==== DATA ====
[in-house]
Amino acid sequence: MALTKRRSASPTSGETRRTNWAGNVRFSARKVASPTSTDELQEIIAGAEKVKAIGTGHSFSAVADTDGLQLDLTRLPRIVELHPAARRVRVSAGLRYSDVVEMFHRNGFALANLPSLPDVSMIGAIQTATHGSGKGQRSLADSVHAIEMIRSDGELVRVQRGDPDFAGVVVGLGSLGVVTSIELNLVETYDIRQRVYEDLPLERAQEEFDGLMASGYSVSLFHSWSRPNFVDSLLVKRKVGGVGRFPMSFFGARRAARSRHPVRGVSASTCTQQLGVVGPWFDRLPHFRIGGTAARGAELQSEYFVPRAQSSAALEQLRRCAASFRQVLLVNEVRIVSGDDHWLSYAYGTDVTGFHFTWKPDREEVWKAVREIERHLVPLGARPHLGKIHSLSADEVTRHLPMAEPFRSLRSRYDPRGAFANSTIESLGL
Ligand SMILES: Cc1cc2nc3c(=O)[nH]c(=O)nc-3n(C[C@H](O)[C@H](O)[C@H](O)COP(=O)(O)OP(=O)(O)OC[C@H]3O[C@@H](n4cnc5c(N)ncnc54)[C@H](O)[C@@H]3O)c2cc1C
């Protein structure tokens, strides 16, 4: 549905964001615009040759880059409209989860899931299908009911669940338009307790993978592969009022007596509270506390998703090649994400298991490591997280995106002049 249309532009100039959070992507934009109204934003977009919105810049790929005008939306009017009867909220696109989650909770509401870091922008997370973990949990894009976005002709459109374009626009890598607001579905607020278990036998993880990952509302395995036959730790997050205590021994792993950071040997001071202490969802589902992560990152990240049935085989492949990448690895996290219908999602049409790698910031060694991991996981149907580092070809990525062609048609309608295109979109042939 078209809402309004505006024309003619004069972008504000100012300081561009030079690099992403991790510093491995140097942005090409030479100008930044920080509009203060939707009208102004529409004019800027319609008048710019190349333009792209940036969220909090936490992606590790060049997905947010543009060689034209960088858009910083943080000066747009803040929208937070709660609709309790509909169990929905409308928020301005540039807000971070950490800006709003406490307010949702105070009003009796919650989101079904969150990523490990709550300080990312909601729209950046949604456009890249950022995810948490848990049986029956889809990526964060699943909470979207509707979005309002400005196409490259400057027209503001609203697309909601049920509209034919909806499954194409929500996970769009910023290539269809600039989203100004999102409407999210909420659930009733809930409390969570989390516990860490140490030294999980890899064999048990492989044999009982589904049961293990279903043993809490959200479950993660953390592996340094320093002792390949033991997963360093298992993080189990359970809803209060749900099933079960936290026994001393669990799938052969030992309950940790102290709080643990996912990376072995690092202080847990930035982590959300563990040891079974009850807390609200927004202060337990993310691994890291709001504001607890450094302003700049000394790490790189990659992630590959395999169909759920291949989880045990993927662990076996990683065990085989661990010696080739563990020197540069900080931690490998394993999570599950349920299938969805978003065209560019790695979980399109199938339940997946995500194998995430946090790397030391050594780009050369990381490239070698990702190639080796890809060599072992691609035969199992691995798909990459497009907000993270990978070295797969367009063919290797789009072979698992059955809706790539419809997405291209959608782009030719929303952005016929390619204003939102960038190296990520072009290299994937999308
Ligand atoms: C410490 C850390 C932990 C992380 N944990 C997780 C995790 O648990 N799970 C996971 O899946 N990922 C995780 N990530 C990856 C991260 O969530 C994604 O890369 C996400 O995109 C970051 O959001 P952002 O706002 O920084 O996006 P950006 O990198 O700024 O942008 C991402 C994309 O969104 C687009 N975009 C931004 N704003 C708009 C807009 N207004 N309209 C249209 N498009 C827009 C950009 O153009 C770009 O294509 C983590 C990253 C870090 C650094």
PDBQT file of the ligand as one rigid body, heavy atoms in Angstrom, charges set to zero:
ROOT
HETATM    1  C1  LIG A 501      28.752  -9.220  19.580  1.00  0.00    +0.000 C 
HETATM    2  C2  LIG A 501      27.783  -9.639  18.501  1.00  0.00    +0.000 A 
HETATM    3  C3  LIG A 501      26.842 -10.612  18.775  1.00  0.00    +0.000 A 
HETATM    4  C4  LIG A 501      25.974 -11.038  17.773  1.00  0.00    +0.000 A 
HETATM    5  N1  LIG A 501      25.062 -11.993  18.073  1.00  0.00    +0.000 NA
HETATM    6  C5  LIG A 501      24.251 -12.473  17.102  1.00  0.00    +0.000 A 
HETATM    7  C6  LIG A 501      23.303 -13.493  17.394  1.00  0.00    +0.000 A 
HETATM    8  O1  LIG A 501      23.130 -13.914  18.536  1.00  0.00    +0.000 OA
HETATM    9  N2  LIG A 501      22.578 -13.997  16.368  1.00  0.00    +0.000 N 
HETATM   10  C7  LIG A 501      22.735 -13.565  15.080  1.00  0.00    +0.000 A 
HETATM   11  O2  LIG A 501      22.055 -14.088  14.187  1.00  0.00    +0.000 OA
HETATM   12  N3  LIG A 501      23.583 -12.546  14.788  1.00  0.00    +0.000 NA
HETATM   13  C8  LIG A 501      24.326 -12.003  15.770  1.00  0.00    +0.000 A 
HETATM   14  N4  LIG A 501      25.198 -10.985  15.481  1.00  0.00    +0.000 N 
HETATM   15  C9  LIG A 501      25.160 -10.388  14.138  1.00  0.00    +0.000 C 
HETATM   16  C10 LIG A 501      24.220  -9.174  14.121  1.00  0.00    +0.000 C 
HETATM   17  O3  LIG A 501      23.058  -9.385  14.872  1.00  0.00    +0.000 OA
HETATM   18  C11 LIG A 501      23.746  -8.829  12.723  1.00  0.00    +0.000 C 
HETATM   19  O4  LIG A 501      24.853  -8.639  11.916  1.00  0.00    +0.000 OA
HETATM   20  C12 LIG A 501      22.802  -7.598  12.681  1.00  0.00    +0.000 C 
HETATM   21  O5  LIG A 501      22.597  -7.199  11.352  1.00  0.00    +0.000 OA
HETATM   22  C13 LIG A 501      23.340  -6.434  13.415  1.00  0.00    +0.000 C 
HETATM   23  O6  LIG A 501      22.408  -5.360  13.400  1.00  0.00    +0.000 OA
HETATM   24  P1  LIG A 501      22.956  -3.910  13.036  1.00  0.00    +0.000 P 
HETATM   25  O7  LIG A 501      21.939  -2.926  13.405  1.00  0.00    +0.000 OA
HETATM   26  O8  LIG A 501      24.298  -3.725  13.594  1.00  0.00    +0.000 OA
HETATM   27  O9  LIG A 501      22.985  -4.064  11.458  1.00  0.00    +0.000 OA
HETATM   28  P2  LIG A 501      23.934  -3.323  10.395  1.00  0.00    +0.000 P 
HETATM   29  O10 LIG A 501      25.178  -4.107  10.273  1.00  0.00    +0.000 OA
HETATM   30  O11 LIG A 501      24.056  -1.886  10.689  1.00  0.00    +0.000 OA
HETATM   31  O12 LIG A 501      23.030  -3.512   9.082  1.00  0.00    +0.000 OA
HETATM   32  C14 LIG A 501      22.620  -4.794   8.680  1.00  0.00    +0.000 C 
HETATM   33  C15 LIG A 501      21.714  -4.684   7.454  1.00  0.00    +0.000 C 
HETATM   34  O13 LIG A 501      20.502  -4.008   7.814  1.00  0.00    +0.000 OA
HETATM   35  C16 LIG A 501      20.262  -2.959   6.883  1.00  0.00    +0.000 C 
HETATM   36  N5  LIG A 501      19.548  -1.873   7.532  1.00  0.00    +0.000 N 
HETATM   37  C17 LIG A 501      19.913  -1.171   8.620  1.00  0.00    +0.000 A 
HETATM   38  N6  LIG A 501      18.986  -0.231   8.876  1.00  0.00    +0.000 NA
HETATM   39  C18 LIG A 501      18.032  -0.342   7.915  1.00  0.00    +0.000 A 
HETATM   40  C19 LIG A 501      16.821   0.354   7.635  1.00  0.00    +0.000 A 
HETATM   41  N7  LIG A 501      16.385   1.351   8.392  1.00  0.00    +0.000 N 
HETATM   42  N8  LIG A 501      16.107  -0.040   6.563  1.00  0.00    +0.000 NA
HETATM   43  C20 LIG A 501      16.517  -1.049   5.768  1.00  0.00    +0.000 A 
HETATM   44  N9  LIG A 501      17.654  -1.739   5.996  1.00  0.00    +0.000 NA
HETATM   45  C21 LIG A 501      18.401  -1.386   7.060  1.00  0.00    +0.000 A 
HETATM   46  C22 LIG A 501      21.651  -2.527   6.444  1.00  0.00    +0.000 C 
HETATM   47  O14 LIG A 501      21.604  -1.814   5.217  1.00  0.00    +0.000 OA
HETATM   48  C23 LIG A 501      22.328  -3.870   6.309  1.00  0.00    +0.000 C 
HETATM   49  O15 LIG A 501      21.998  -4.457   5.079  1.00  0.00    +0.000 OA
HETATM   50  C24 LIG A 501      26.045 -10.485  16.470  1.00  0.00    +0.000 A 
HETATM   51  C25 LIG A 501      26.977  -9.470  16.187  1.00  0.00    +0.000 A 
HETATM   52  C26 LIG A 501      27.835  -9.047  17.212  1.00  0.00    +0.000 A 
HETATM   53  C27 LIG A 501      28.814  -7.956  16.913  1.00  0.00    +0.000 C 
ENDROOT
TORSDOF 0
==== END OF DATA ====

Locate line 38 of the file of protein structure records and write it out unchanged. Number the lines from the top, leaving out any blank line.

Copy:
HETATM   31  O12 LIG A 501      23.030  -3.512   9.082  1.00  0.00    +0.000 OA